The anxiety of the Paris theologians was sufficiently infectious for Robert Courson to repeat and enlarge it in 1215, acting as papal legate. His is a text which mixes the purposes of stature, privilege and ban. It lays down the

PHILOSOPHY AND THEOLOGY IN THE MIDDLE AGES difference of status between Masters of Arts and theologians in terms of their respective ages and minimum qualifications. A Master of Arts is to be at least twenty-one years of age and to have six years' study in the artes behind him. No one may lecture in theology before he is thirty-five and he must have at least eight years' study, five of them in theology.8 There is a list of the works of Aristotle which may be covered in arts lectures. Those de metafisica et de naturali philosophia are banned, together with summae of their contents. The ban got into the contemporary press. Several chroniclers mention it, and in connection with the fear that the study of the new Aristotle on natural science and metaphysics 'was giving occasion for subtle heretical opinions'.9

It need hardly be said that the bans of 1210 and 1215 were ineffective. The study of Aristotle continued, even if only informally and privately within the university, and in the course of the following decade or so it became possible to take stock rather more calmly of its implications, and to see beyond the local rivalry engendered by the readiness of jumped-up Masters of Arts to invade the territory of the theologians with their new knowledge. In July 1228 Gregory IX wrote a moderate and cautiously worded warning to the scholars of Paris, wrapped up in silk.

This was followed a year or two later by the Parens Scientiarum of 1231. Taken together, the two texts constitute, if not a volte-face, certainly a substantial shift of ground on the subject of the condemned works of Aristotle. In his initial letter Gregory talks in general terms about the relationship between theology and philosophy. He begins with a classic description of the right way to 'spoil the Egyptians' (Exodus 11.7). Theologicus intellectus ought to be the dominant partner, like a man in his relations with the handmaid captured from an enemy. There ought to be no commixtio of philosophy and theology. Theology should proceed according to approved tradition. When faith is balanced on a structure of reasoning it is made vain and unprofitable, for faith has no merit if it depends on human reason. Gregory does not name Aristotle here or refer directly to the condemnations of 1210 and 1215.10 Parens Scientiarum is more explicit. Gregory provides for the use of the libri naturales when they have been purged of errors by a committee set up by him, but restricts them to the Faculty of Arts.11 To the members of his committee, William Archdeacon of Beauvais and two Canons of Rheims, he writes with instructions to look for anything in the books which is virulens 'or otherwise vicious', 'which can detract from the purity of the faith'.12 He accepts that there is useful as well as dangerous matter in the new Aristotle, and his concern is simply to prevent stumbling-blocks being put in the way of the faithful.13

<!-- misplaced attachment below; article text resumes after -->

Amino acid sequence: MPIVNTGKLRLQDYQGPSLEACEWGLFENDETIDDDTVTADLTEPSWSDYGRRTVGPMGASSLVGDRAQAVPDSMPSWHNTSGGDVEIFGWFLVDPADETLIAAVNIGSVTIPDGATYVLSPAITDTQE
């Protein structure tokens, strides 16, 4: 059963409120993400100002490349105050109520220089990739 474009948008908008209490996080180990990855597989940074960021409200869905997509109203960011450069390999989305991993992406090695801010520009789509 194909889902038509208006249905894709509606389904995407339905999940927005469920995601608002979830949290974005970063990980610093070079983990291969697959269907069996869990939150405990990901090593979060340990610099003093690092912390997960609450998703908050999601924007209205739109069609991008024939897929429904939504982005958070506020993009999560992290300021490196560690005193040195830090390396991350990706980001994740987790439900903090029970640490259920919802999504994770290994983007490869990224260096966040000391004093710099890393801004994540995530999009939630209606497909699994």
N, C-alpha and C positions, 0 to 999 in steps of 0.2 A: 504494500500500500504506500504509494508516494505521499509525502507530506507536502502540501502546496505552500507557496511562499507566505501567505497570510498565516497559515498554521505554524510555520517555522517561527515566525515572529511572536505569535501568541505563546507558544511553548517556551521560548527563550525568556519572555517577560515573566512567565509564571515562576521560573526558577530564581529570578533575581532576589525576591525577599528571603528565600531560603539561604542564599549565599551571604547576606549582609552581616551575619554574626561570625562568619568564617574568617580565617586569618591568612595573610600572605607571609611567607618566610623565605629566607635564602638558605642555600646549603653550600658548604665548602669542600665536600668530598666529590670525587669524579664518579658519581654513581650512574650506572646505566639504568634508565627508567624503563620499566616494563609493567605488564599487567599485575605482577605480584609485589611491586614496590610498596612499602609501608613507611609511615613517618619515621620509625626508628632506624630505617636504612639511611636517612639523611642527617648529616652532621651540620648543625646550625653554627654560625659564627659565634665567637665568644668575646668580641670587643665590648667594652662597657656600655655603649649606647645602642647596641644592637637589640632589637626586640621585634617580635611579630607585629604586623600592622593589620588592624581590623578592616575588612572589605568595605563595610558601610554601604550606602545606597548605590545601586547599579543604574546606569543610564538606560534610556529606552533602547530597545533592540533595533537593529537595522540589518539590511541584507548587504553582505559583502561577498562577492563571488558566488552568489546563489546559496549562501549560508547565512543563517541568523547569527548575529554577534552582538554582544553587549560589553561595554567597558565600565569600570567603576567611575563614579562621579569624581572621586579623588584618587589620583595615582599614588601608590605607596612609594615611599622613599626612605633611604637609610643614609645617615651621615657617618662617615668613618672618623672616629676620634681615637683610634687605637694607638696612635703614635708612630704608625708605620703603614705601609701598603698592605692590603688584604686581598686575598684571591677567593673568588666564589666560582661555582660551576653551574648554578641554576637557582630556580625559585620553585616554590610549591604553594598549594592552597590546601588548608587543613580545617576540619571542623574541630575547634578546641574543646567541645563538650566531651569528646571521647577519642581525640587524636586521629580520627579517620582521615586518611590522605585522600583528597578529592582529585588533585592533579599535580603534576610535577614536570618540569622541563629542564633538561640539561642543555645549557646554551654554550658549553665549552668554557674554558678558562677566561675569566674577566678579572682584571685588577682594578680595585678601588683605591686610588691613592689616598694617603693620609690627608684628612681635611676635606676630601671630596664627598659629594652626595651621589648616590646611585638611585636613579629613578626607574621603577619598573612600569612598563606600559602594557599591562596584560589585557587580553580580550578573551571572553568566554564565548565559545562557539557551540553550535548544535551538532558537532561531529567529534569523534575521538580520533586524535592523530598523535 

This would seem to be an exercise in 'damage limitation'. It had become clear that the study of Aristotle's libri naturales was not going to be stopped by ban. The University of Toulouse, newly founded and touting for custom, had sent a circular to other universities in 1229 promising that 'the books on natural science which were banned at Paris, can be heard there by those who wish to gaze into the heart of nature's secrets'.14 In any case, the ideas the books contained were already being disseminated and were infiltrating the very fabric of theological discourse. Gregory will have known that his attempt to have them purged must be unsuccessful, because the objectionable matter could not now be finally got rid of. In any case, his committee never finished its work because William of Beauvais died soon after being appointed.

Within two decades a pattern was established. On the one hand, the books which had caused disquiet had a settled place in the syllabus of the Faculty ofArts. At Paris, the regulations of 1255 list the Physics, the Metaphysics, the De Animalibus, the De Celo et Mundo, parts of the Meteorology, the De Anima, the De Generatione, the De Sensu et Sensato, the De Sompno et Vigilia, the De Plantis, the DeMemoria et Reminiscentia, the De Differentia Spiritus et Animae, De Morte et Vita, De Causis - among them, of course, more than pure Aristotle.15 Lecturers are given a minimum time to cover each, but may take longer. On the other hand, signs of strain in the system are apparent in the condemnation of errors at Paris in 1241, by the Masters of Theology and Odo, Chancellor of Paris.16 Condemnations and agitation occurred in the 1260s and 1270s, over Averroes as well as Aristotle.17 A Statute of the Faculty of Arts at Paris for 1272 says that Masters of Arts must not deal with theological questions, and that where they treat questions which touch on the faith as well as on philosophy they must never determine the matter in a manner which goes against orthodoxy. Ockham is careful to explain that when he gives an opinion which contradicts something Scripture says, or the determinatio et doctrina of the Roman Church, or the sententia of doctors approved by the Church, he speaks not as one asserting such a view, but merely 'in the person' of one who does.18 The Paris Faculty of Arts in 1339 promulgated a decree against those who were teaching novel doctrines of William of Ockham, before there had been time to assess them to make sure they contained nothing damaging to the faith. It censures those who make such a tumult by heckling in the disputatio that the truth of the conclusion being arrived at becomes obscured, and those who go to the disputations to listen and learn are not able to get any benefit from them. A statute of 1340 follows this up by asserting that every Master is duty bound to do his

PHILOSOPHY AND THEOLOGY IN THE MIDDLE AGES best to avoid errors and to keep clear of lines of argument which may lead to errors. Some members of the Faculty of Arts are blamed for indulging in pernicious subtleties, not only in philosophy, but even in their comments on theological points and points of Scripture.19 In the mid-fourteenth century, Buridan refers to the oath taken in the previous century by those incepting in arts, that they will not dispute theological questions, and if they touch on such matters by chance, will always determine in favour of the orthodox teaching of the Church.